An example of how to configure cache locking is seen in Figure 4 below. The percent value can range from 0 to 100.
Swimming in the Windows Server 2008 R2 DNS Socket Pool
OK, so you can’t swim in a socket pool. But what you can do with the Windows Server 2008 R2 DNS socket pool is enable the DNS server to use source port randomization when issuing DNS queries. Why would you want to do this? Because the source port randomization provides protection against some types of cache poisoning attacks, such as those described over here.
The initial fix included some default settings, but with Windows Server 2008 R2 you can customize socket pool settings.
Source port randomization protects against DNS cache poisoning attacks. With source port randomization, the DNS server will randomly pick a source port from a pool of available sockets that it opens when the service starts. This helps prevent an unauthenticated remote attacker from sending specially crafted responses to DNS requests in order to poison the DNS cache and forward traffic to locations that are under the control of an attacker.
Previous versions of the Windows DNS server used a predictable collection of source ports when issuing DNS query requests. With the new DNS socket pool, the DNS server will use a random port number selected from the socket pool. This makes it much more difficult for an attacker to guess the source port of a DNS query. To further thwart the attacker, a random transaction ID is added to the mix, making it even more difficult to execute the cache poisoning attack.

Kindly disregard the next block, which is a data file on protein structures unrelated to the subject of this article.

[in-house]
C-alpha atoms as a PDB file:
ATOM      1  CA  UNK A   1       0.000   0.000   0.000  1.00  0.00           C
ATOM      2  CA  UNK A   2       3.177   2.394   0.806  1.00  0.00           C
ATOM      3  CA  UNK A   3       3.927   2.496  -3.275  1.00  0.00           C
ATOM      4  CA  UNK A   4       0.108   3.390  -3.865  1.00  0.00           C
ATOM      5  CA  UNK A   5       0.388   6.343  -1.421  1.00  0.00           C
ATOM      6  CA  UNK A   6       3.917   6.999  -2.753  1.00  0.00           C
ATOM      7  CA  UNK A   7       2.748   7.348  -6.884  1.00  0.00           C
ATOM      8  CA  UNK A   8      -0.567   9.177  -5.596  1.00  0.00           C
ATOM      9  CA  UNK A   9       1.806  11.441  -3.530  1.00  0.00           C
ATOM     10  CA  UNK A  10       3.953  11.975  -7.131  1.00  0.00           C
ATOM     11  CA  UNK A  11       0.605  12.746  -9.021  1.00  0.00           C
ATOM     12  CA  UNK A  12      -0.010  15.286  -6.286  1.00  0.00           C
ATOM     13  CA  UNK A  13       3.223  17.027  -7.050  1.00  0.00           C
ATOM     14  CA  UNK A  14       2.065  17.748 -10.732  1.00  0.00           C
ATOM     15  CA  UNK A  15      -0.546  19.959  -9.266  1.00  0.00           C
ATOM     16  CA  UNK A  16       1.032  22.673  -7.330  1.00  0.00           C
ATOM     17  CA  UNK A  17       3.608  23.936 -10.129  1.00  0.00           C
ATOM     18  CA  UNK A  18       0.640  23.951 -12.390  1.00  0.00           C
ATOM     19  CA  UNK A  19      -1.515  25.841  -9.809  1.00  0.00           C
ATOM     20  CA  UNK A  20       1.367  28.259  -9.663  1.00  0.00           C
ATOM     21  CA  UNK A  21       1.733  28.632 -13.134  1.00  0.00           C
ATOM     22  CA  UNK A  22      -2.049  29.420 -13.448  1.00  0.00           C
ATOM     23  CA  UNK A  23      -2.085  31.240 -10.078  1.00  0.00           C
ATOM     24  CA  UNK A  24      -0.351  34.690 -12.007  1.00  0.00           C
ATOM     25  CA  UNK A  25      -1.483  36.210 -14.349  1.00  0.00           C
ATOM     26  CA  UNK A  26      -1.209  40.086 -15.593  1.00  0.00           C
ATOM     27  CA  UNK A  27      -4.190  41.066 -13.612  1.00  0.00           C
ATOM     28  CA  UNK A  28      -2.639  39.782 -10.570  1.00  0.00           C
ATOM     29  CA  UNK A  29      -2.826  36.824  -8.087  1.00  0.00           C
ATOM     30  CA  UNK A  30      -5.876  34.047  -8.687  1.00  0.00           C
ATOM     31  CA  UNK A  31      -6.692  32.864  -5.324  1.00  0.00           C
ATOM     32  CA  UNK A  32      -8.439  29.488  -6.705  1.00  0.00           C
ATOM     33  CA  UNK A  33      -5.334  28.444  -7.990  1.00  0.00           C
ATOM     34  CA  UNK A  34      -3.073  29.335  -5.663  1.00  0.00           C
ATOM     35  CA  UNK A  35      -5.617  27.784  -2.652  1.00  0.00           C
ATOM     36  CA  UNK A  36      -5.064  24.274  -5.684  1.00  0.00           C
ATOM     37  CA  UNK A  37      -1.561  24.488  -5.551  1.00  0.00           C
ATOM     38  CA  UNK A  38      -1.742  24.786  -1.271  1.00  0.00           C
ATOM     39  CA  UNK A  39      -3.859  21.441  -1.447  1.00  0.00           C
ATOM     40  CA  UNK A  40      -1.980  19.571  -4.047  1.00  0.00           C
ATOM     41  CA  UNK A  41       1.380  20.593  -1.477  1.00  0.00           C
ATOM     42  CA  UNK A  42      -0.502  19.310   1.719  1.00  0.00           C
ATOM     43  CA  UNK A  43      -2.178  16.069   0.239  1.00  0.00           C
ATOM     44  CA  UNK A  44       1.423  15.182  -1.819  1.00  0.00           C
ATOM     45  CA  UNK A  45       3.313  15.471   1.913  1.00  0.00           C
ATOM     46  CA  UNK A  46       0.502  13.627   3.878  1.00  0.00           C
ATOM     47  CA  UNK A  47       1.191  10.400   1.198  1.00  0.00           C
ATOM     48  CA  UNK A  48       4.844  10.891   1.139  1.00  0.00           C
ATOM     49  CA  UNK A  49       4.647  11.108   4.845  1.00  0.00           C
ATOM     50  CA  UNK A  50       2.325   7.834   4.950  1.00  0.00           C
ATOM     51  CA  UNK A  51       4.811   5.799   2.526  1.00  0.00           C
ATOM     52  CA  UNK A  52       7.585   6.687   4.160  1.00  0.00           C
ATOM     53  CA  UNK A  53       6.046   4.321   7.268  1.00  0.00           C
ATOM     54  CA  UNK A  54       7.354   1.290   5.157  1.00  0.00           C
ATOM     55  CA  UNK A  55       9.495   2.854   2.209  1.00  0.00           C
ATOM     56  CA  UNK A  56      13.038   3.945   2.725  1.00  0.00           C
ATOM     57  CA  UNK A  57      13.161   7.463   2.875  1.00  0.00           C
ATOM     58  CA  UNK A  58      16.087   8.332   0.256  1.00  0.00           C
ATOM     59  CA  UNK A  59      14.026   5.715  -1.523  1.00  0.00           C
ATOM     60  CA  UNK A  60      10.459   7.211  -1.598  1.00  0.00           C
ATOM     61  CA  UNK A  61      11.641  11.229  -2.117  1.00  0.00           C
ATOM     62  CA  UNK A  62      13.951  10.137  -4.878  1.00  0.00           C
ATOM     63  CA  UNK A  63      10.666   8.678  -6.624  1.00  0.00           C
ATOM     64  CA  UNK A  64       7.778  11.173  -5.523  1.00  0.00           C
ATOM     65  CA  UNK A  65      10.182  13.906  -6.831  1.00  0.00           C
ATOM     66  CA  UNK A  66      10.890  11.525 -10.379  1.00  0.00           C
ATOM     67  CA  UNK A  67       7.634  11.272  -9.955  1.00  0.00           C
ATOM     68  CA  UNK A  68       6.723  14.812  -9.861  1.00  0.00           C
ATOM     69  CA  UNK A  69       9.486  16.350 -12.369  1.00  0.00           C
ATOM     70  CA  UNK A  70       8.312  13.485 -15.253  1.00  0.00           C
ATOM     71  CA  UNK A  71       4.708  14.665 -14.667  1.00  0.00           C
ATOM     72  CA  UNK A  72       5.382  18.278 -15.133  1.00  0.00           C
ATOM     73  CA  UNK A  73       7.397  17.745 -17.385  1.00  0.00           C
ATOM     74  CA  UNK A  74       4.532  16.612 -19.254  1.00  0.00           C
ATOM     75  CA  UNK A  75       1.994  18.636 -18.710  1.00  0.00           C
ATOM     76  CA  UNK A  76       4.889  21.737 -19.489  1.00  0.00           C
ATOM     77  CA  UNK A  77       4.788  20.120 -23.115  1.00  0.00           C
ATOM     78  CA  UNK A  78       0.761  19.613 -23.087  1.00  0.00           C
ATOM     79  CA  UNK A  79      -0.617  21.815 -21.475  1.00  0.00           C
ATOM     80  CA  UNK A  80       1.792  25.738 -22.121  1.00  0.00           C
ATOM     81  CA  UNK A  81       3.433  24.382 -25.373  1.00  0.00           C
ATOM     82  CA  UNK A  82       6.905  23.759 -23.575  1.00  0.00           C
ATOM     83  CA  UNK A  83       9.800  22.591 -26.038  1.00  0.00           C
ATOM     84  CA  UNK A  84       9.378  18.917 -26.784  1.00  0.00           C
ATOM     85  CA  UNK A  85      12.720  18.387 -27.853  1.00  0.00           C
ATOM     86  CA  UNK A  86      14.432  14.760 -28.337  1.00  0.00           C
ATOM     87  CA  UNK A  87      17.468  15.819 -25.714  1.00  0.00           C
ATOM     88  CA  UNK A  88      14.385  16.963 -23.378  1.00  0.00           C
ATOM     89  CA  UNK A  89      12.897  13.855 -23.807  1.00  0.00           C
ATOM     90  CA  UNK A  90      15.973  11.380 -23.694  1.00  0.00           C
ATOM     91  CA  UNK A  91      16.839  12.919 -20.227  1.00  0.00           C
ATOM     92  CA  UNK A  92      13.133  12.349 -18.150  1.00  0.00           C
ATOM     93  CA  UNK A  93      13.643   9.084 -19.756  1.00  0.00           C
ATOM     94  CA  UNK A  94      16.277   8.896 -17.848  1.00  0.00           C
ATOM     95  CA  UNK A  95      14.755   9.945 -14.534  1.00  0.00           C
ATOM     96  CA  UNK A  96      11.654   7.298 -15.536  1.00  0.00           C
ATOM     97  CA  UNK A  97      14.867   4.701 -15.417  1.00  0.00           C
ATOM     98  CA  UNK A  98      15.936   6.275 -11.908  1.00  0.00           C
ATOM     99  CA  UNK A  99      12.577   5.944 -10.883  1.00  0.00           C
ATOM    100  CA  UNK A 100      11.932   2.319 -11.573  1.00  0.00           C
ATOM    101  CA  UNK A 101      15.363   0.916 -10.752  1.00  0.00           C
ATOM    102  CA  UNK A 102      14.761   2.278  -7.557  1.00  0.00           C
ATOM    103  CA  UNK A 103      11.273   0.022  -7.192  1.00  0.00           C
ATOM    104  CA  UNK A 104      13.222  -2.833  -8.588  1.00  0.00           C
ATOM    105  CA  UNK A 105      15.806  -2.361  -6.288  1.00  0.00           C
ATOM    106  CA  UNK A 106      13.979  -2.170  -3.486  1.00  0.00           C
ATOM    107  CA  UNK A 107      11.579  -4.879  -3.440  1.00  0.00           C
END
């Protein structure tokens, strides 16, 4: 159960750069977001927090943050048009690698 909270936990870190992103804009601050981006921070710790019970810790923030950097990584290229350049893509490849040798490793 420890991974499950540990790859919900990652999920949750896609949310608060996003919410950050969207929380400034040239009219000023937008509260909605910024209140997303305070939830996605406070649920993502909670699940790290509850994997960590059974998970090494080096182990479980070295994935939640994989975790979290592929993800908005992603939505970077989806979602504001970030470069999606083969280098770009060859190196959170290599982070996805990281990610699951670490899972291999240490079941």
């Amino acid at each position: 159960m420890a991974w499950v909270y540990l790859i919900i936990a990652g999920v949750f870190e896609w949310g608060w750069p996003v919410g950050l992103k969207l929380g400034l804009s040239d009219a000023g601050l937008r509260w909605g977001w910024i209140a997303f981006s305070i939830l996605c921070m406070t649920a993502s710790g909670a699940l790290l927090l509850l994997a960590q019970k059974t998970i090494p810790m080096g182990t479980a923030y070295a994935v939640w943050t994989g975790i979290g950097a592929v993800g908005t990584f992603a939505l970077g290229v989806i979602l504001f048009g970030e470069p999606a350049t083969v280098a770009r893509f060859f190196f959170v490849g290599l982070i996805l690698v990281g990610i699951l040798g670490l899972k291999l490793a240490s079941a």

The socket pool starts with a default of 2500 sockets. However, if you want to make things even tougher for attackers, you can increase it up to a value of 10,000. The more sockets you have available in the pool, the harder it’s going to be to guess which socket is going to be used, thus frustrating the cache poisoning attacker. On the other hand, you can configure the pool value to be zero. In that case, you’ll end up with a single socket value that will be used for DNS queries, something you really don’t want to do. You can even configure certain ports to be excluded from the pool.
Like the DNS cache feature, you configure the socket pool using the dnscmd tool. The figure below shows you an example using the default values.
In this article we went over several new features included in the Windows Server 2008 R2 server and Windows 7 DNS client that increase the security and performance of your DNS infrastructure. The combination of DNSSEC, improvements in control over DNS devolution, security enhancements in the DNS cache and the DNS socket pool all provide compelling reasons to upgrade your DNS servers to Windows Server 2008 R2.